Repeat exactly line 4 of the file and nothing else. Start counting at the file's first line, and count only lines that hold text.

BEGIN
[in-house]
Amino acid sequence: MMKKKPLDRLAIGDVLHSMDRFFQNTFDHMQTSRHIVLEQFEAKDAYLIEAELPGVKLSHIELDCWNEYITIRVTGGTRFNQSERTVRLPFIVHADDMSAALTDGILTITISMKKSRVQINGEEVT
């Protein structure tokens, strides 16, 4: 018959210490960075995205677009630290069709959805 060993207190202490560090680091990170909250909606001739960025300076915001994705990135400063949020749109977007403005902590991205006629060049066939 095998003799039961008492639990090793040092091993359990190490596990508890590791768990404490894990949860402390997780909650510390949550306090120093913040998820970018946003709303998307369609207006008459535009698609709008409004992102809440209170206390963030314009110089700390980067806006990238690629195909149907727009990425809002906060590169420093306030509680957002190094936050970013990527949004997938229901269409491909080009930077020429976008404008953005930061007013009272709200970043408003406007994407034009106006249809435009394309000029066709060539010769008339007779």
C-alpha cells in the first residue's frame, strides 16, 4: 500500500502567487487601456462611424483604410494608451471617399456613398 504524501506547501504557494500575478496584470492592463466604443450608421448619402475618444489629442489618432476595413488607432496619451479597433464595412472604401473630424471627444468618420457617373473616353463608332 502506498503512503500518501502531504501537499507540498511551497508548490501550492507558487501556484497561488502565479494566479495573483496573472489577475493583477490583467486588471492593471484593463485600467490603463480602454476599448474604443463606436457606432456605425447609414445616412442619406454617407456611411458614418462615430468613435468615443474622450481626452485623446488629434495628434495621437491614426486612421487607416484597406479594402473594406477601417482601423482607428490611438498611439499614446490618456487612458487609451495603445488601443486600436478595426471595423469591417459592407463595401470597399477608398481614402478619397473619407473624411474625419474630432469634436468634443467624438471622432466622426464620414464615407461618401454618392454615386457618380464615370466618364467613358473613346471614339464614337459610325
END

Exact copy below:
C-alpha cells in the first residue's frame, strides 16, 4: 500500500502567487487601456462611424483604410494608451471617399456613398 504524501506547501504557494500575478496584470492592463466604443450608421448619402475618444489629442489618432476595413488607432496619451479597433464595412472604401473630424471627444468618420457617373473616353463608332 502506498503512503500518501502531504501537499507540498511551497508548490501550492507558487501556484497561488502565479494566479495573483496573472489577475493583477490583467486588471492593471484593463485600467490603463480602454476599448474604443463606436457606432456605425447609414445616412442619406454617407456611411458614418462615430468613435468615443474622450481626452485623446488629434495628434495621437491614426486612421487607416484597406479594402473594406477601417482601423482607428490611438498611439499614446490618456487612458487609451495603445488601443486600436478595426471595423469591417459592407463595401470597399477608398481614402478619397473619407473624411474625419474630432469634436468634443467624438471622432466622426464620414464615407461618401454618392454615386457618380464615370466618364467613358473613346471614339464614337459610325